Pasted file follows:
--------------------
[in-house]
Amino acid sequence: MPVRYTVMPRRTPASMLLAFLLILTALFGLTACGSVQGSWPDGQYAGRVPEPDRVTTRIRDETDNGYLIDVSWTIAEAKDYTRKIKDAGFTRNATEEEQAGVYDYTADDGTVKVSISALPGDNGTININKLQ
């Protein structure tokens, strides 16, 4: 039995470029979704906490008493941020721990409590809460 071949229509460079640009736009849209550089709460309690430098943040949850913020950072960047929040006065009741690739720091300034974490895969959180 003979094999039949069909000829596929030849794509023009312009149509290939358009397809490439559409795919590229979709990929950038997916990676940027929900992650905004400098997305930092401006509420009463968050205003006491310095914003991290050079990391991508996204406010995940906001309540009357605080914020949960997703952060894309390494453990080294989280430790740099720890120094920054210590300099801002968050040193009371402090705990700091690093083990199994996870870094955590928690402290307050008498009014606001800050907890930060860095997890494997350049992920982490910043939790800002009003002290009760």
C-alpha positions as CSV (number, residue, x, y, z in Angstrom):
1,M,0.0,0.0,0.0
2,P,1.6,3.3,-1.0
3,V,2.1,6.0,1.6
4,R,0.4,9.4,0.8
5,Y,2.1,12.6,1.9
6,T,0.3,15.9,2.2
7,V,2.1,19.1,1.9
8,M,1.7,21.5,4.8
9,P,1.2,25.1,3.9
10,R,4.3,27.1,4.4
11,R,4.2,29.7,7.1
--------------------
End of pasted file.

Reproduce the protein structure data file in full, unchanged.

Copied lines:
[in-house]
Amino acid sequence: MPVRYTVMPRRTPASMLLAFLLILTALFGLTACGSVQGSWPDGQYAGRVPEPDRVTTRIRDETDNGYLIDVSWTIAEAKDYTRKIKDAGFTRNATEEEQAGVYDYTADDGTVKVSISALPGDNGTININKLQ
């Protein structure tokens, strides 16, 4: 039995470029979704906490008493941020721990409590809460 071949229509460079640009736009849209550089709460309690430098943040949850913020950072960047929040006065009741690739720091300034974490895969959180 003979094999039949069909000829596929030849794509023009312009149509290939358009397809490439559409795919590229979709990929950038997916990676940027929900992650905004400098997305930092401006509420009463968050205003006491310095914003991290050079990391991508996204406010995940906001309540009357605080914020949960997703952060894309390494453990080294989280430790740099720890120094920054210590300099801002968050040193009371402090705990700091690093083990199994996870870094955590928690402290307050008498009014606001800050907890930060860095997890494997350049992920982490910043939790800002009003002290009760």
C-alpha positions as CSV (number, residue, x, y, z in Angstrom):
1,M,0.0,0.0,0.0
2,P,1.6,3.3,-1.0
3,V,2.1,6.0,1.6
4,R,0.4,9.4,0.8
5,Y,2.1,12.6,1.9
6,T,0.3,15.9,2.2
7,V,2.1,19.1,1.9
8,M,1.7,21.5,4.8
9,P,1.2,25.1,3.9
10,R,4.3,27.1,4.4
11,R,4.2,29.7,7.1